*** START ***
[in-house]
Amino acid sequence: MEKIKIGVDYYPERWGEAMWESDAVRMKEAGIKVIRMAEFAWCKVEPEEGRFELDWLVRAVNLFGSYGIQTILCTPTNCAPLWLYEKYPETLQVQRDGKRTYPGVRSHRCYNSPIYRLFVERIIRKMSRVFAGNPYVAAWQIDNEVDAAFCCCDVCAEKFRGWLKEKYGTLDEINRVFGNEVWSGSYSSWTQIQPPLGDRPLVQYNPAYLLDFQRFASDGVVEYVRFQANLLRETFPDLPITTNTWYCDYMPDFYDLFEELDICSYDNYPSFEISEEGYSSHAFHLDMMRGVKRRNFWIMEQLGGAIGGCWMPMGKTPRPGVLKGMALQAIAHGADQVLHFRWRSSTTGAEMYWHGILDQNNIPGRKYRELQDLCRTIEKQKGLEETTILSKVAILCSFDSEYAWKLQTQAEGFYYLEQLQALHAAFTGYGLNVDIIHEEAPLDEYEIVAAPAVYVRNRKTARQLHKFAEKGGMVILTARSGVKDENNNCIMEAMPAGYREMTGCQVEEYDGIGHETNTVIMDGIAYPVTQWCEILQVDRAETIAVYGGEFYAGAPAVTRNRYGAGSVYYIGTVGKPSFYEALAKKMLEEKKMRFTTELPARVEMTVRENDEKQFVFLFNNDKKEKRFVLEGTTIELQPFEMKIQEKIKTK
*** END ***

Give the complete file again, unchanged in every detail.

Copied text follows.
[in-house]
Amino acid sequence: MEKIKIGVDYYPERWGEAMWESDAVRMKEAGIKVIRMAEFAWCKVEPEEGRFELDWLVRAVNLFGSYGIQTILCTPTNCAPLWLYEKYPETLQVQRDGKRTYPGVRSHRCYNSPIYRLFVERIIRKMSRVFAGNPYVAAWQIDNEVDAAFCCCDVCAEKFRGWLKEKYGTLDEINRVFGNEVWSGSYSSWTQIQPPLGDRPLVQYNPAYLLDFQRFASDGVVEYVRFQANLLRETFPDLPITTNTWYCDYMPDFYDLFEELDICSYDNYPSFEISEEGYSSHAFHLDMMRGVKRRNFWIMEQLGGAIGGCWMPMGKTPRPGVLKGMALQAIAHGADQVLHFRWRSSTTGAEMYWHGILDQNNIPGRKYRELQDLCRTIEKQKGLEETTILSKVAILCSFDSEYAWKLQTQAEGFYYLEQLQALHAAFTGYGLNVDIIHEEAPLDEYEIVAAPAVYVRNRKTARQLHKFAEKGGMVILTARSGVKDENNNCIMEAMPAGYREMTGCQVEEYDGIGHETNTVIMDGIAYPVTQWCEILQVDRAETIAVYGGEFYAGAPAVTRNRYGAGSVYYIGTVGKPSFYEALAKKMLEEKKMRFTTELPARVEMTVRENDEKQFVFLFNNDKKEKRFVLEGTTIELQPFEMKIQEKIKTK